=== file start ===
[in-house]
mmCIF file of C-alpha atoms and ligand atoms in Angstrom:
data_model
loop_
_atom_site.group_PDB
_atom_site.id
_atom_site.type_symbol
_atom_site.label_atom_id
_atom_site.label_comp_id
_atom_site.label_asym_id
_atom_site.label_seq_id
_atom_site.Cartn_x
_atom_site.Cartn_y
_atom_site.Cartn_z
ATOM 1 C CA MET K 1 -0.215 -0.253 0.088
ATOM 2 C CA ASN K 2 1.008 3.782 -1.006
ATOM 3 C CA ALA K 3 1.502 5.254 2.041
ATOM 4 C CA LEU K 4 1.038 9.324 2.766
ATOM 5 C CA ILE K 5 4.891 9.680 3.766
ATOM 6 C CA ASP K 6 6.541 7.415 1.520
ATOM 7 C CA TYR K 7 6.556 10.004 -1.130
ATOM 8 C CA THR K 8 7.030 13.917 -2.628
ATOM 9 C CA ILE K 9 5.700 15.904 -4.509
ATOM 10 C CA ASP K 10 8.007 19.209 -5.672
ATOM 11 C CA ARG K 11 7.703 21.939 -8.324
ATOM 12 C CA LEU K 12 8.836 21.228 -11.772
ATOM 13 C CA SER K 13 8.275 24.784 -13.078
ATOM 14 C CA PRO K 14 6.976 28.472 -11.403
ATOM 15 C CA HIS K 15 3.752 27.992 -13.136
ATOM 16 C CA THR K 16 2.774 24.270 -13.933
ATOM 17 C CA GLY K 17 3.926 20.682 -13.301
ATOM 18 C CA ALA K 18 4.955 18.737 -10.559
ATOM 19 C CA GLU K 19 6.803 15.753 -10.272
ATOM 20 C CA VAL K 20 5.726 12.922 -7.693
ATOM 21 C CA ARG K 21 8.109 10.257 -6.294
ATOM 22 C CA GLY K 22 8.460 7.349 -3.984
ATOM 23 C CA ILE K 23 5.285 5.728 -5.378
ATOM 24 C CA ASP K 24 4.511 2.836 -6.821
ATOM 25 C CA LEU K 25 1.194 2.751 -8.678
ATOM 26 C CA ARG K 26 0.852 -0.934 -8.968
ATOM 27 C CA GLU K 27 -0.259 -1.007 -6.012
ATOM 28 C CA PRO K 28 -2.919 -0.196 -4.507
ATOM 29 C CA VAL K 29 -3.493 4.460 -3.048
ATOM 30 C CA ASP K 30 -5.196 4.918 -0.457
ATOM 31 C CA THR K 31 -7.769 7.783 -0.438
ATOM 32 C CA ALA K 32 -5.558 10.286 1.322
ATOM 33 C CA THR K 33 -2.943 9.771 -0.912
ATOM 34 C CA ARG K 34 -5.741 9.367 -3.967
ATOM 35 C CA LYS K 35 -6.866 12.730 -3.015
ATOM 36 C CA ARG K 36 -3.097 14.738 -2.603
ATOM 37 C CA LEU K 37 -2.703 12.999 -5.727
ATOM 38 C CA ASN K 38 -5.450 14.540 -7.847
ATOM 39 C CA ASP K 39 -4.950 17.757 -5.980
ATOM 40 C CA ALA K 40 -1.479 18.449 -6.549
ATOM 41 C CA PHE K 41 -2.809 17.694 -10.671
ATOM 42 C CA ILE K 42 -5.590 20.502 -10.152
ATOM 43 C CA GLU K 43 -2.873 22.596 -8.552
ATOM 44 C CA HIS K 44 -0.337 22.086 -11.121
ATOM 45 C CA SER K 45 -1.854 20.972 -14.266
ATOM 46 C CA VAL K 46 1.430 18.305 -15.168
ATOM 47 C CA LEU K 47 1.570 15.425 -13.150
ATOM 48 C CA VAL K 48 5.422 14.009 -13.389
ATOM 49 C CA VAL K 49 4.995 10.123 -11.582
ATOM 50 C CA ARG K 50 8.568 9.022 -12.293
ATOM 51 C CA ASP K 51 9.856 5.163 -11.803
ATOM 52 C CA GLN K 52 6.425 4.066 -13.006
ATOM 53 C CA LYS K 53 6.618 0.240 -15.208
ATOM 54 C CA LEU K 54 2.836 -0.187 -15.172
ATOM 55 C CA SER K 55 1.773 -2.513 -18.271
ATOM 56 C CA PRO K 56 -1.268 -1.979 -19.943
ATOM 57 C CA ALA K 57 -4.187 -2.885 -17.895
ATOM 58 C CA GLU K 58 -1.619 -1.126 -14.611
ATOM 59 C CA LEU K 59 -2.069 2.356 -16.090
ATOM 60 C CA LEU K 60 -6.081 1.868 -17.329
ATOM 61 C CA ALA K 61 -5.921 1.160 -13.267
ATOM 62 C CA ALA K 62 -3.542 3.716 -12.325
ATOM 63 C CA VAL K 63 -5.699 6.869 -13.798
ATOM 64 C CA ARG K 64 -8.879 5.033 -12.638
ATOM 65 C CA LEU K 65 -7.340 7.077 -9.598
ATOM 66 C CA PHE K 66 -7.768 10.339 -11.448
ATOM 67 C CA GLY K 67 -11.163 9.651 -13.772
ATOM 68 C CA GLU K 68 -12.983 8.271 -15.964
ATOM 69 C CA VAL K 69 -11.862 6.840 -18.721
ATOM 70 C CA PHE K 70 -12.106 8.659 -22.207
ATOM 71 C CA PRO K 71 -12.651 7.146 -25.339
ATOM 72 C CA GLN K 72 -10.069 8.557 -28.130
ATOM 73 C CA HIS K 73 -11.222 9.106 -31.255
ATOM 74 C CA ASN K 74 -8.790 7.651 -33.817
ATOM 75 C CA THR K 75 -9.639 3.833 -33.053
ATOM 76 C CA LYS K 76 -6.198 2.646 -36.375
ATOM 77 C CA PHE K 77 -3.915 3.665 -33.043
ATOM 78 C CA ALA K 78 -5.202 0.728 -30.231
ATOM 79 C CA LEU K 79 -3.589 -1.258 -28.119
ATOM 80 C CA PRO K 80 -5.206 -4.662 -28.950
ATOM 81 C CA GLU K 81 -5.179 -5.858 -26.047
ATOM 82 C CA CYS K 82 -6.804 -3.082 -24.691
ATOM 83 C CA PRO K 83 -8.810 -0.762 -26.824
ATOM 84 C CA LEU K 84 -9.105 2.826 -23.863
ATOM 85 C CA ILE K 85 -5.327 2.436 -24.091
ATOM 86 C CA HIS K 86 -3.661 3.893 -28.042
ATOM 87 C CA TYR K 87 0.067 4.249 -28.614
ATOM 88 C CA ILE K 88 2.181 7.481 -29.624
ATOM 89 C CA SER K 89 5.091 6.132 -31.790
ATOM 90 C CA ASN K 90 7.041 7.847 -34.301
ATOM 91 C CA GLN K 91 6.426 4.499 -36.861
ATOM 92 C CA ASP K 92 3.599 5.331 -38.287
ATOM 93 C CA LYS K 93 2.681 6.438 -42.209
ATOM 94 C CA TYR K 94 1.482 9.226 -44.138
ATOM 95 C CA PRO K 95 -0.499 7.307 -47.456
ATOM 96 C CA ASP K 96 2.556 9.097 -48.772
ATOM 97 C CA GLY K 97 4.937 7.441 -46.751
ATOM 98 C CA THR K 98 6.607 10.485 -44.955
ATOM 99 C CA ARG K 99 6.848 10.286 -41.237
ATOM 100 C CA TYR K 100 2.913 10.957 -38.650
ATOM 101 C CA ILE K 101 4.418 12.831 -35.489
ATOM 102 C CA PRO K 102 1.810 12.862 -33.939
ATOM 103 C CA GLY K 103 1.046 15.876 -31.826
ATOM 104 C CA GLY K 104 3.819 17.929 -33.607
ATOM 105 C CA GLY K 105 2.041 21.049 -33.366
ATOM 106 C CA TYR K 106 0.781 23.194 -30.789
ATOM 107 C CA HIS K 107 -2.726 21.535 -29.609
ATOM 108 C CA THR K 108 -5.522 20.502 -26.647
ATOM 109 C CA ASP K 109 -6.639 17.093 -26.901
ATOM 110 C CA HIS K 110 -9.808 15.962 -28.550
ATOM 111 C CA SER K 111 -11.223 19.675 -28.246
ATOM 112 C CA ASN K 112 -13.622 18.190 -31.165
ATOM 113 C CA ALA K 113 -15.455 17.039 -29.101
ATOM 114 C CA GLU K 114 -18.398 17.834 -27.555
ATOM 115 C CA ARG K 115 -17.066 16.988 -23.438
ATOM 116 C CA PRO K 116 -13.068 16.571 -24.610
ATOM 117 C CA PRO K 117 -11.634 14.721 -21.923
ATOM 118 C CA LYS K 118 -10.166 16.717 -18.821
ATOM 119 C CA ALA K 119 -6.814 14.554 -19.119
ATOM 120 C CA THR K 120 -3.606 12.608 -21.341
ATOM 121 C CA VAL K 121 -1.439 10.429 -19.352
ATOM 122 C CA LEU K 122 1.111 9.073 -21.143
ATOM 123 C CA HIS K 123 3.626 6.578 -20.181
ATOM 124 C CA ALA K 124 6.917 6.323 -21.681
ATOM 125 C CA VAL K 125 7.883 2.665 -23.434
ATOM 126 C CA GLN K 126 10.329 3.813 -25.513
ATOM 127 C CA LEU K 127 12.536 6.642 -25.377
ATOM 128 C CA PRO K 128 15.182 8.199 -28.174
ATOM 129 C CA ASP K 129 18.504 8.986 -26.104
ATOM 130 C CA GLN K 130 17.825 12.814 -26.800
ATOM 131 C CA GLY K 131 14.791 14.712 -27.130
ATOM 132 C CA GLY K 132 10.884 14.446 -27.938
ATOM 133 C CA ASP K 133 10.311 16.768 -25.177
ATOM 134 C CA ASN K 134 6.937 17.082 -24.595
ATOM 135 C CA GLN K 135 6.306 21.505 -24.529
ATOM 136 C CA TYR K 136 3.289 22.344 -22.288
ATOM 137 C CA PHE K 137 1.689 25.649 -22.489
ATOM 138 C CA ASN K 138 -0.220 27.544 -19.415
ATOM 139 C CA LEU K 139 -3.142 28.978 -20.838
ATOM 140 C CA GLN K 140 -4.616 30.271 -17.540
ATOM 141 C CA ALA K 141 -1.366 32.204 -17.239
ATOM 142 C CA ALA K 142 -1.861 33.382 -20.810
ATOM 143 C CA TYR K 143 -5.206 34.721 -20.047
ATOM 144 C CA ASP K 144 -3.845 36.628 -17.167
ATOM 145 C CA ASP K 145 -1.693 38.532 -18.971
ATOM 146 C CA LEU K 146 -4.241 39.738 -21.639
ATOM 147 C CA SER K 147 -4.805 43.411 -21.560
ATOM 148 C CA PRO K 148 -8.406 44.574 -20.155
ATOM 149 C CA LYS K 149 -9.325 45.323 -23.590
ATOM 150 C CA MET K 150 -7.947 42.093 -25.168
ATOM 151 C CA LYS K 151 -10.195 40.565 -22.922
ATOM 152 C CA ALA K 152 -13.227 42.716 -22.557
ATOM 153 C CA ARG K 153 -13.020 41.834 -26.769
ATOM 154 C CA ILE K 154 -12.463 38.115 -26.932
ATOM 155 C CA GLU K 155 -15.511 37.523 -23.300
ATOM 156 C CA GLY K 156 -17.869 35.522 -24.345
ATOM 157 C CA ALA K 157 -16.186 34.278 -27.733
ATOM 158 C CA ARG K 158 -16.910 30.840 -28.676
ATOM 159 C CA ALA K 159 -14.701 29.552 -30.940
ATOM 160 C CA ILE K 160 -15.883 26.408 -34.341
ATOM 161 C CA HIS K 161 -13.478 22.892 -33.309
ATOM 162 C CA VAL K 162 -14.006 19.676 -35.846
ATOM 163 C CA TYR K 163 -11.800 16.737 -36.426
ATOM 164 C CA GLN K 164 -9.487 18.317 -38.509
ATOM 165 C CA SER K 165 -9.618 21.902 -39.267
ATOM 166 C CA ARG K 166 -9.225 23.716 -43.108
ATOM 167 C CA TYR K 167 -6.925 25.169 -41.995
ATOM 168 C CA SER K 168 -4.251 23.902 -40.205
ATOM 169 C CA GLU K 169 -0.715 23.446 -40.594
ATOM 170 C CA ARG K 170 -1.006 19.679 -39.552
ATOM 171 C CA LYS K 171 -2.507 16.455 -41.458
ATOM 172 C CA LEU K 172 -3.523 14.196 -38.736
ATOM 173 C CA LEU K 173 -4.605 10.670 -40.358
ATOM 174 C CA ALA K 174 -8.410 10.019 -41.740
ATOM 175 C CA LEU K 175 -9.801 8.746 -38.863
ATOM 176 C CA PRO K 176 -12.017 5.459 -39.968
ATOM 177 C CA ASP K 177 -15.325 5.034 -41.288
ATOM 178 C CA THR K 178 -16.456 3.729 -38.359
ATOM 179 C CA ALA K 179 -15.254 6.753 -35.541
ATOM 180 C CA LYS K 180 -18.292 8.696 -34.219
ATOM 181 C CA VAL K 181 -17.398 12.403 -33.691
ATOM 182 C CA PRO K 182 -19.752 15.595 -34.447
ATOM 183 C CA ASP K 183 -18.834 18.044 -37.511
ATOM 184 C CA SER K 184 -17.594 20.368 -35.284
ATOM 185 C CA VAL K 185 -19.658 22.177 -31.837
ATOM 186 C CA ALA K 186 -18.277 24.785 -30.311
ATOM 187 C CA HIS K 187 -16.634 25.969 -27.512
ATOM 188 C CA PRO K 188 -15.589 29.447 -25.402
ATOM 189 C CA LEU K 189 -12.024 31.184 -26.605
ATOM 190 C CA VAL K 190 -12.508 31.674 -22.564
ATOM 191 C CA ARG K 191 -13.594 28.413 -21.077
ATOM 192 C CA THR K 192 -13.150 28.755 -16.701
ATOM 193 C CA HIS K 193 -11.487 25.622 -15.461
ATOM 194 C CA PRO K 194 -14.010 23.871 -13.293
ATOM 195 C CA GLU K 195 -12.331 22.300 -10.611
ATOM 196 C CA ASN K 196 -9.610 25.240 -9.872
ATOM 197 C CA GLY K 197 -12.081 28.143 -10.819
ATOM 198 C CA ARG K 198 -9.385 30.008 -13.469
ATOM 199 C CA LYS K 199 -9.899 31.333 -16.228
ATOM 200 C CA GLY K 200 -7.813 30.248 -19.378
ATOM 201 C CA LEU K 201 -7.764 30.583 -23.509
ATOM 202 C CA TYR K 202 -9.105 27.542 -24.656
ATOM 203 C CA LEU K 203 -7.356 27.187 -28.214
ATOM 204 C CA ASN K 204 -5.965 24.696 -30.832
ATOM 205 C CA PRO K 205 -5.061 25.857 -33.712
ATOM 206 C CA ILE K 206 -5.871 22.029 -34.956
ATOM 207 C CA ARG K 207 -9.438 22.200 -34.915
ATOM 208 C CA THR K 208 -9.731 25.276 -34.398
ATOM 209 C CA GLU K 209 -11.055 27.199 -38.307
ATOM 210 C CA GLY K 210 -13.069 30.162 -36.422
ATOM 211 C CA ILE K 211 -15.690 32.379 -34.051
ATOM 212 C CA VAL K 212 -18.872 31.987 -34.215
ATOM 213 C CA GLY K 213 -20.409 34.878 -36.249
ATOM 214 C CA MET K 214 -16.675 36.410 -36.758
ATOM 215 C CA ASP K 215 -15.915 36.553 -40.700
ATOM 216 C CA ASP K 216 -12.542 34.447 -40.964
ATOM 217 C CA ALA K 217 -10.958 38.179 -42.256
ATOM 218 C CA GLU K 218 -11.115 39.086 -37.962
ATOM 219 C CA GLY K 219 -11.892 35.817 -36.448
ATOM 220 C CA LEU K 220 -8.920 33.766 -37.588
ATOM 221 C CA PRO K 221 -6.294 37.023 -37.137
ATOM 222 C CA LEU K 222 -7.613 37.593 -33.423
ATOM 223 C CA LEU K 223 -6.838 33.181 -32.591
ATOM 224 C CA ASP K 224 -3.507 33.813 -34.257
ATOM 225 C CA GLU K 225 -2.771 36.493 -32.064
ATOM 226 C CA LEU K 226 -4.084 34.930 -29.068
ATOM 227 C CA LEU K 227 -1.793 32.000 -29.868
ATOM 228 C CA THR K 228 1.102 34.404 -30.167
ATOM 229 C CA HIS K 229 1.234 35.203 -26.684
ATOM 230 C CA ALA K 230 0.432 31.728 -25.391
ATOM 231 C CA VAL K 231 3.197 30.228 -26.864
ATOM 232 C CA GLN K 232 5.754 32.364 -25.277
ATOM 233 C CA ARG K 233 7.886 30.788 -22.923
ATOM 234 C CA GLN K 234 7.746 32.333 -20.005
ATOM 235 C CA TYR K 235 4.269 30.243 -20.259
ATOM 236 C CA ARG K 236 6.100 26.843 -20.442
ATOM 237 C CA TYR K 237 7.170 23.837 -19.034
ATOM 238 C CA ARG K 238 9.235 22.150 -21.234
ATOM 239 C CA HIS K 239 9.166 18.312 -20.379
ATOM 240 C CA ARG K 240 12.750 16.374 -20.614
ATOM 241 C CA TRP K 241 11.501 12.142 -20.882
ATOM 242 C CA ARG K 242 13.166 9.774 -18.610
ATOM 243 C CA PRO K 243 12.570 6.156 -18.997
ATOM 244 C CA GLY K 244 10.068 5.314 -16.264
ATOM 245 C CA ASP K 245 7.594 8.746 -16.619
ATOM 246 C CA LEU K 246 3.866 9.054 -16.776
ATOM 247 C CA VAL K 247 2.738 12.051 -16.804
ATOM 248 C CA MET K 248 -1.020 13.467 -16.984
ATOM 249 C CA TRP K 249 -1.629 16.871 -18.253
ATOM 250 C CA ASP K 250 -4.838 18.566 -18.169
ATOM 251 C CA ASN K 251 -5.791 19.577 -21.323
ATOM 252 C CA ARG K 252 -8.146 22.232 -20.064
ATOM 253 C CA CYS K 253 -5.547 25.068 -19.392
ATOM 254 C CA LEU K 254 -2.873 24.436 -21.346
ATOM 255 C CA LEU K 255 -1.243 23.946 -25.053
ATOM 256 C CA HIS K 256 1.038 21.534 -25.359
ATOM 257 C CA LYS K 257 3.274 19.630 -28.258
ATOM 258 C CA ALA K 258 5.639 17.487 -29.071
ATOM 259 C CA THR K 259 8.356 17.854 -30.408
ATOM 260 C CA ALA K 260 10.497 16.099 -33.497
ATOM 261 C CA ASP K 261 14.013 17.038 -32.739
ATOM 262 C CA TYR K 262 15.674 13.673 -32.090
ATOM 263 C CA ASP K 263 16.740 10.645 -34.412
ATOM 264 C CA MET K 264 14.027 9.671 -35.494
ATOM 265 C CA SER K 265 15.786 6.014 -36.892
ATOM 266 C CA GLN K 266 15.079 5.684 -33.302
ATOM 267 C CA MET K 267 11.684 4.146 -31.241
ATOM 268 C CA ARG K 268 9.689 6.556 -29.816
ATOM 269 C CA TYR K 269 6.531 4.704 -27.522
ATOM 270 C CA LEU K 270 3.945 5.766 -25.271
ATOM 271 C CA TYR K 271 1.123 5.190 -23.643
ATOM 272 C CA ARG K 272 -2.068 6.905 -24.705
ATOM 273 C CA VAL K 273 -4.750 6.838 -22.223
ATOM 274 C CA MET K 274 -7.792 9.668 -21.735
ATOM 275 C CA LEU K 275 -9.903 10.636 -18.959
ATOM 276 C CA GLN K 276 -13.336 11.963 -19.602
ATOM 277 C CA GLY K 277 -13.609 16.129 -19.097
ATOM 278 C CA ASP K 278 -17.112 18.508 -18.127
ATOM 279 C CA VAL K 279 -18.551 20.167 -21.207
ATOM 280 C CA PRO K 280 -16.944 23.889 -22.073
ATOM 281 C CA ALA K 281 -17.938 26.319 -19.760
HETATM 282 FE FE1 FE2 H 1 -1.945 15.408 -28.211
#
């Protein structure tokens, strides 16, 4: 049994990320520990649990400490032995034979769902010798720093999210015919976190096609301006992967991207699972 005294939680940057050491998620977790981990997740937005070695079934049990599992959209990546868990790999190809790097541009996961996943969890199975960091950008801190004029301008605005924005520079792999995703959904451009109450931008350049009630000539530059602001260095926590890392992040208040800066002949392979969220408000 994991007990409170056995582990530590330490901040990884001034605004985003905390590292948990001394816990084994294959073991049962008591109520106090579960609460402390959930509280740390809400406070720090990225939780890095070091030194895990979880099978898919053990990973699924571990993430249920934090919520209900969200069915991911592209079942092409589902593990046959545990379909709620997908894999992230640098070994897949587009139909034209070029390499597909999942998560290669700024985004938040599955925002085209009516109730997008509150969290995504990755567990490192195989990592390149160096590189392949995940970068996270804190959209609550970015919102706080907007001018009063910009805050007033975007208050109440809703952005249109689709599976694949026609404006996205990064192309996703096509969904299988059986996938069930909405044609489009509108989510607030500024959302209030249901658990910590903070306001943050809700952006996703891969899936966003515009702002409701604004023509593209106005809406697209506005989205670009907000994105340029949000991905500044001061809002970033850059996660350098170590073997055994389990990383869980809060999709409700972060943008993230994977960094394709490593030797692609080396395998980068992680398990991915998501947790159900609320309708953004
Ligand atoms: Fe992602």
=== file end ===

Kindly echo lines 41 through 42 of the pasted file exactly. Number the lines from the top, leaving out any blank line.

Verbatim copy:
ATOM 27 C CA GLU K 27 -0.259 -1.007 -6.012
ATOM 28 C CA PRO K 28 -2.919 -0.196 -4.507